The beat was infectious and Georges couldn't help but stomp his foot to the rhythm. An almighty thunderclap echoed around the clearing every time he brought down his heel.
“The ankle bone's connected to the leg bone. The leg bone's connected to the knee bone. The knee bone's connected to the thigh bone. The thighbone's connected to the... hip, hip, hip” “This most certainly is not hip” thought Georges to himself. “Time to make like the trees and get outta here!”
He ran for all he was worth but no matter which way he turned the moon followed, pure lunacy seemed to envelop him at every turn. If only he could escape its gaze. He ducked through a thicket and, dammit, he was back in that circle of sycamores. Strangely, it felt like a room, yeah, that was it... the drawing room where, he vaguely recalled, it all began, that stolen moment when Mr Kaplan himself came into existence. There was a man standing in that room, his back to George, pouring himself a drink.
“The problem with you Mr Kaplan is, you can't see the wood for the trees.”
The man turned to face him, and George realised that his mute passenger, with those same enigmatic wide staring eyes, had now found his voice. Edging slowly backwards Georges fumbled awkwardly with the red drapes that now enveloped him. Looking for a way out, the man seized upon his confusion.
“Tick, tock, tick, tock... time's running short.”
Was Georges running out of time? He’d rather be running out of here!
“Here comes a candle to light you to bed, here comes a chopper to chop off your head.”
Georges thrashed wildly, but the drapes held fast.
“Chop, chop, chop, chop... the last man's... dead!”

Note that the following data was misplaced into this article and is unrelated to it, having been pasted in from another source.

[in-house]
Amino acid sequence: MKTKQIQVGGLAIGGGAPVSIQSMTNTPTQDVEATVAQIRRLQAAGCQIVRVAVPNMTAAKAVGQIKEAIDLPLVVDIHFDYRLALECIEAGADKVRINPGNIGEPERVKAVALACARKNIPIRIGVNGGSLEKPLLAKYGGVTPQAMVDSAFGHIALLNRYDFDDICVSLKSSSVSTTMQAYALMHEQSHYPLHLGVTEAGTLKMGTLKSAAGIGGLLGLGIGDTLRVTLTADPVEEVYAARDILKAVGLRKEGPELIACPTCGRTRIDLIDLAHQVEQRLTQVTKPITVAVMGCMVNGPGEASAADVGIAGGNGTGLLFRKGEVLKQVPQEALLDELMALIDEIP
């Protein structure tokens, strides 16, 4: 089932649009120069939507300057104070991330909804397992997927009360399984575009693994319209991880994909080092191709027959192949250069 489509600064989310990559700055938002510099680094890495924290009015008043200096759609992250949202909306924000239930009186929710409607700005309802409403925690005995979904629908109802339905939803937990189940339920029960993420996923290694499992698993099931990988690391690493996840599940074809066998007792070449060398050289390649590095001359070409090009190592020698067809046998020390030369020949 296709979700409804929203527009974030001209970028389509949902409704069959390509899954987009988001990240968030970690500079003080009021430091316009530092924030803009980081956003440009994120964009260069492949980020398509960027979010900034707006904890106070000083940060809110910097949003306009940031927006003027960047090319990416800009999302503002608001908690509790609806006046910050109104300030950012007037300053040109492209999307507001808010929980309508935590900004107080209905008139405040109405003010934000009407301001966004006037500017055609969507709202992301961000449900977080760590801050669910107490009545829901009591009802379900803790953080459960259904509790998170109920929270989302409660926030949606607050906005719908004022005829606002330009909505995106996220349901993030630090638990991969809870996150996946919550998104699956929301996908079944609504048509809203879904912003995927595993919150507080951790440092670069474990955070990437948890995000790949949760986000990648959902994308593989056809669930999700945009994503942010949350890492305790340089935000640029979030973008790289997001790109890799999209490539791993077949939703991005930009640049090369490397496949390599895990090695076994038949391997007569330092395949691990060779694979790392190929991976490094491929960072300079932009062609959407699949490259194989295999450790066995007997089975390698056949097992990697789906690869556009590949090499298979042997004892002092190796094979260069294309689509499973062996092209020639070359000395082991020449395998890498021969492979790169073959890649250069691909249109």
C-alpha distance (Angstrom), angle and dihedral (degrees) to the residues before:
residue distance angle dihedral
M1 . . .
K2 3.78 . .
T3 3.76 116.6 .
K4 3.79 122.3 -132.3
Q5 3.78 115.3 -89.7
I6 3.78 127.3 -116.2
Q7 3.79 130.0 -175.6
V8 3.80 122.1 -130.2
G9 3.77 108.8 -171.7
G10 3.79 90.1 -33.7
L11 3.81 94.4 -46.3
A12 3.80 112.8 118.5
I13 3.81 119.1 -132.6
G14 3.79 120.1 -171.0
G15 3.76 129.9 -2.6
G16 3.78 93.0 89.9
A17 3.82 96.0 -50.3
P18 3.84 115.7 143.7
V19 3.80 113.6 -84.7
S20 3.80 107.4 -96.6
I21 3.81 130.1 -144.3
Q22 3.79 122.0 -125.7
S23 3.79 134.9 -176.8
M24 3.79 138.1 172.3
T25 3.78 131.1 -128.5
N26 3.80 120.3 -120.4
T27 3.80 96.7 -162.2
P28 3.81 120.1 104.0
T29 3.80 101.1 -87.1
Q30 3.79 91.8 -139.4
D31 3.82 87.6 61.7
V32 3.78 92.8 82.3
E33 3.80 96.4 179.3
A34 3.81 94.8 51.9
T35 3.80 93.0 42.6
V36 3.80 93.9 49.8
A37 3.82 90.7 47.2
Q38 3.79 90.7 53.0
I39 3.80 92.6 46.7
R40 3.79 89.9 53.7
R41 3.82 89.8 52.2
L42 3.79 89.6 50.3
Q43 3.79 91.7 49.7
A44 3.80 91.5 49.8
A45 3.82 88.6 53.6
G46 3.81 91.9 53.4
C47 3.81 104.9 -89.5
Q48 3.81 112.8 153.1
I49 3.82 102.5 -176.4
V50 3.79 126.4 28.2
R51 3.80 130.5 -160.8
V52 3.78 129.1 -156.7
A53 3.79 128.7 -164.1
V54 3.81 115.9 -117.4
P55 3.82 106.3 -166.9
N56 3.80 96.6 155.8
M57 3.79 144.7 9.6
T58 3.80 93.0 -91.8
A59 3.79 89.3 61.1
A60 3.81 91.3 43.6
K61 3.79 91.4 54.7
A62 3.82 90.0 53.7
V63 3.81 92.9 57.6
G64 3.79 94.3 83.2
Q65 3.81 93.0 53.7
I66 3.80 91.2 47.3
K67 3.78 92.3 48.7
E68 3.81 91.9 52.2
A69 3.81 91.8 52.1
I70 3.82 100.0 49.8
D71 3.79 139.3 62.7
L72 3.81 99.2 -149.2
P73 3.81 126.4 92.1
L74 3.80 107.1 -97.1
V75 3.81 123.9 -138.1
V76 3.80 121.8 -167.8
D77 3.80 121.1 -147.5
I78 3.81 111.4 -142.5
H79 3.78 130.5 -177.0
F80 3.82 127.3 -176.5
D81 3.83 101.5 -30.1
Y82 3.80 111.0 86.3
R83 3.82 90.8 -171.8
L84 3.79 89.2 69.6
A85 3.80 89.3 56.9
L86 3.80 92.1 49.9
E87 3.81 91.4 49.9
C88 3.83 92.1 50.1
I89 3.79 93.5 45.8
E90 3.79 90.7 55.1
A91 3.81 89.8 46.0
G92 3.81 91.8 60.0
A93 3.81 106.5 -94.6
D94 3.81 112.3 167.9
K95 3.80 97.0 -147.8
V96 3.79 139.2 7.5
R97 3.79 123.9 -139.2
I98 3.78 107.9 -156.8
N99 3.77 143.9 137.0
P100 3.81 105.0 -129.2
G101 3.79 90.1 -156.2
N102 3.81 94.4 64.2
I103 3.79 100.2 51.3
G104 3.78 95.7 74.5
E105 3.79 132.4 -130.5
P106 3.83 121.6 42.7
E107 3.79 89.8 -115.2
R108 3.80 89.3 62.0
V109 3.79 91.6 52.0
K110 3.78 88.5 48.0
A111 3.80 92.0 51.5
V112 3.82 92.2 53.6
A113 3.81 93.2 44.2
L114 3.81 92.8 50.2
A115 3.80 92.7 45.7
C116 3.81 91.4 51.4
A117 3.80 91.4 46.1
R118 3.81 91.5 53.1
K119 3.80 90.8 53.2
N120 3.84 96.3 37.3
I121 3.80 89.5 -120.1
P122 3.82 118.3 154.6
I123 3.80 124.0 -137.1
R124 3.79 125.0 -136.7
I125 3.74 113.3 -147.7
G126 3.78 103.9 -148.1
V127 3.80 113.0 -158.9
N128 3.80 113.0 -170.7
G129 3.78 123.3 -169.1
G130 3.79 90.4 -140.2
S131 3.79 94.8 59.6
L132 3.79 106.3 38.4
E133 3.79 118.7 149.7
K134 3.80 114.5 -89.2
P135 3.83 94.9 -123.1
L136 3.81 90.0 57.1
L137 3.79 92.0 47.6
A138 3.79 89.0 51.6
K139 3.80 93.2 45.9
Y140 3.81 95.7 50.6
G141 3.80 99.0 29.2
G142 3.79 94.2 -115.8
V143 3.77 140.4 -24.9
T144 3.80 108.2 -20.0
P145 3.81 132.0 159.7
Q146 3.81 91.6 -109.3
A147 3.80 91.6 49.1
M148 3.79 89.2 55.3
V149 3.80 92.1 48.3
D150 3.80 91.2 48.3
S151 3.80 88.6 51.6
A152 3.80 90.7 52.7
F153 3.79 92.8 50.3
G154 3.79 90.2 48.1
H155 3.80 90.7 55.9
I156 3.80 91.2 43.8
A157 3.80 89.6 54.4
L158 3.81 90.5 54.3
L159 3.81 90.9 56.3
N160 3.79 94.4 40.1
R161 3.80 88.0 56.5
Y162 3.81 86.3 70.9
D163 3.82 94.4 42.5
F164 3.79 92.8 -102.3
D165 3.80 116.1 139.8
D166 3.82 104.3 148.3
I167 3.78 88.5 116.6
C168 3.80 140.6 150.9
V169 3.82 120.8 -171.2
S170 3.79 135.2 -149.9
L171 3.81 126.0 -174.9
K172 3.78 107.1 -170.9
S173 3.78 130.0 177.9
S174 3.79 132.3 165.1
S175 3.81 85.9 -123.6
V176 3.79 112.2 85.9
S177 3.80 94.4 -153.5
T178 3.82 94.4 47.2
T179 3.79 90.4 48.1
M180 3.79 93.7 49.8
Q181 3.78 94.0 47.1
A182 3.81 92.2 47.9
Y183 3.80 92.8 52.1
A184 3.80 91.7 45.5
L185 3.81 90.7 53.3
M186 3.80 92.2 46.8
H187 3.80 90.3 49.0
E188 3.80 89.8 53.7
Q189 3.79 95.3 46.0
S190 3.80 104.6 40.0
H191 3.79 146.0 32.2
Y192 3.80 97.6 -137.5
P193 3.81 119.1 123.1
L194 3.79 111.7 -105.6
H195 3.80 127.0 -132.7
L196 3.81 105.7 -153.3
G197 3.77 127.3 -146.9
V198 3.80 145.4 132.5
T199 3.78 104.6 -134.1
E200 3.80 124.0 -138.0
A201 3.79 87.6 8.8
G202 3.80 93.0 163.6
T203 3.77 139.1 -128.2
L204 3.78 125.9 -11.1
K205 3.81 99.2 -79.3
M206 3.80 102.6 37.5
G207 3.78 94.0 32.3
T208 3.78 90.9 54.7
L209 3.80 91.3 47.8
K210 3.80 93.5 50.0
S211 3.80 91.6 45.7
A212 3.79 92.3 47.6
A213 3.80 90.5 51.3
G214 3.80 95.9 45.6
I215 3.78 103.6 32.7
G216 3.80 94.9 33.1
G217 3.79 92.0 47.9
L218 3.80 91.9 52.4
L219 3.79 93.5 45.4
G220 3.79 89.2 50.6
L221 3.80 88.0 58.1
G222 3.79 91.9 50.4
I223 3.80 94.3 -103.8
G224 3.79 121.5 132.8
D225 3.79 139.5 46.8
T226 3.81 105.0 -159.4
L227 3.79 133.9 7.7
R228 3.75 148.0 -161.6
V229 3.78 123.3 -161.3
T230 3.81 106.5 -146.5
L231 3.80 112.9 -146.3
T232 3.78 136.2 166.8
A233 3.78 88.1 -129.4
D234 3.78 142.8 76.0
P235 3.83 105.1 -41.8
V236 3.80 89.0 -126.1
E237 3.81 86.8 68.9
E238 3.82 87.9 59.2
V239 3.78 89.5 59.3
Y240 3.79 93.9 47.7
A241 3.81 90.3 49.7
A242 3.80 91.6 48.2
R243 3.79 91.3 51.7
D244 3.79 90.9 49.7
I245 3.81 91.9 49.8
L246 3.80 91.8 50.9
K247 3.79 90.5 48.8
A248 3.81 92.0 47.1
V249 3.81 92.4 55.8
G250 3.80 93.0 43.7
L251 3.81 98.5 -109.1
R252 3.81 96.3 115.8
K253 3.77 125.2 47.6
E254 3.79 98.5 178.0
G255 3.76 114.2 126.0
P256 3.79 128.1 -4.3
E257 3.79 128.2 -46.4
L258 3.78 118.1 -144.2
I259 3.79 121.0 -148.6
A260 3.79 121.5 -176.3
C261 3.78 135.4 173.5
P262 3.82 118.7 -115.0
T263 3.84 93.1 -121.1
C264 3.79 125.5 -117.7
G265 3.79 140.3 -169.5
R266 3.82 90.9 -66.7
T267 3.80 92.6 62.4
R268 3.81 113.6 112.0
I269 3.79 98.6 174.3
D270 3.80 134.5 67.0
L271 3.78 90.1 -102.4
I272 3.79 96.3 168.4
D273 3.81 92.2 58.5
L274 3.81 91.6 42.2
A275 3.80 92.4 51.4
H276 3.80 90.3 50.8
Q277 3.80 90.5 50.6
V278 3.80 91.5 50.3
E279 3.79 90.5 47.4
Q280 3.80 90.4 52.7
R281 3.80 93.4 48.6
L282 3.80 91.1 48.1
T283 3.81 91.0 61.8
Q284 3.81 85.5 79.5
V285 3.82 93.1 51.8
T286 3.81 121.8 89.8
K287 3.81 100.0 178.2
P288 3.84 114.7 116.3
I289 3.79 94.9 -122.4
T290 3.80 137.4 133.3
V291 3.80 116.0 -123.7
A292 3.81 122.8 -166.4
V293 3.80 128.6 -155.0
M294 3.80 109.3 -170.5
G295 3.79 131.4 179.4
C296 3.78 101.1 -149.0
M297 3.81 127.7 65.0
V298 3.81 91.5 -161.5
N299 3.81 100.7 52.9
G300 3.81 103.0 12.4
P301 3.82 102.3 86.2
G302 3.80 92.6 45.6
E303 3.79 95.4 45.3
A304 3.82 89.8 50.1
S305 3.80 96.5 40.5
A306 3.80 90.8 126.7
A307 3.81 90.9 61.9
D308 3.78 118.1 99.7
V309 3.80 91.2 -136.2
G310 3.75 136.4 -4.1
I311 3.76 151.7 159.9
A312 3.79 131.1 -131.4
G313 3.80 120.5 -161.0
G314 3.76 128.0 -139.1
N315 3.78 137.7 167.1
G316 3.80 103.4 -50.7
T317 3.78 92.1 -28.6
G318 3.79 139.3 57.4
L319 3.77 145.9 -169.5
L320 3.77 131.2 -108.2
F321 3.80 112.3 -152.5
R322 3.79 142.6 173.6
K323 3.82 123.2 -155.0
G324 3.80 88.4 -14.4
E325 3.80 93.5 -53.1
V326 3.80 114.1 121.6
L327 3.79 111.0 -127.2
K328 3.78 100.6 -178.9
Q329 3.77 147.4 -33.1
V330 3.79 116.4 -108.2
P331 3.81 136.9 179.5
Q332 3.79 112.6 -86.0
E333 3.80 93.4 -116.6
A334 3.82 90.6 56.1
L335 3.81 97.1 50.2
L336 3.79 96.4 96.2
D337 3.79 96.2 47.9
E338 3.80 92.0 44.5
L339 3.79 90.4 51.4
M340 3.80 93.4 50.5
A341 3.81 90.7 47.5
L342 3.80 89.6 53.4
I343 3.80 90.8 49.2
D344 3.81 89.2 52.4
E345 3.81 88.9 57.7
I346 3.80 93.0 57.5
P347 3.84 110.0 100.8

“Hey hun’ you gonna drink that cup o’ joe or just stare at it?”
Georges glanced up from the booth of the diner where he now found himself and offered up a slightly uneasy grin in the direction of the waitress. Watching the swirls glide smoothly across the surface of the deep black liquid before him, he couldn’t help but be hypnotised, seductively drawn within their vertiginous dance.
And that music, so very… dreamy.
He surveyed his surroundings, taking in his fellow diners one by one: he didn’t like what he saw. Where was this place and who were these people? They looked to Georges to be the cast of the world’s most disturbing soap opera. Yeah – it was a harsh, nightmarish vision of small town life that he'd be only too happy to wake up from. A sharp chill went down his back and his flesh started to crawl.
As he got up to leave, Georges felt the scalding of every eye in the diner as they burned into him. Striding purposefully to the door he knew he'd outstayed his welcome; he had come looking for answers, but for his troubles he'd found nothing but a slice of cherry pie and a damn fine cup of coffee.
Approaching the hunk of metal one man had laughingly sold him under the pretence of a car, he was surprised to see the shadow of someone sitting in the back seat. The faint whir of a Dictaphone could be heard as the figure within frantically scoured its recordings before clicking it to a halt.
“Hey handsome, heading my way?”
Georges took a step closer and a pair of dark glasses stared up at him. From behind the enormous shades a woman smiled suggestively.
“Anywhere but here” he responded.
“That sounds like my kind of town.”
Fancying that his luck may well have just changed, Georges slid behind the wheel and began to wrestle with the ignition. Adjusting the cracked rear view mirror, he took a little time to check out his beautiful stray: yep, things were certainly looking up. She positively glowed beneath her shades, bathed in the all too watchful eye of the moon.
“Buckle up honey, it's gonna be a bumpy ride!”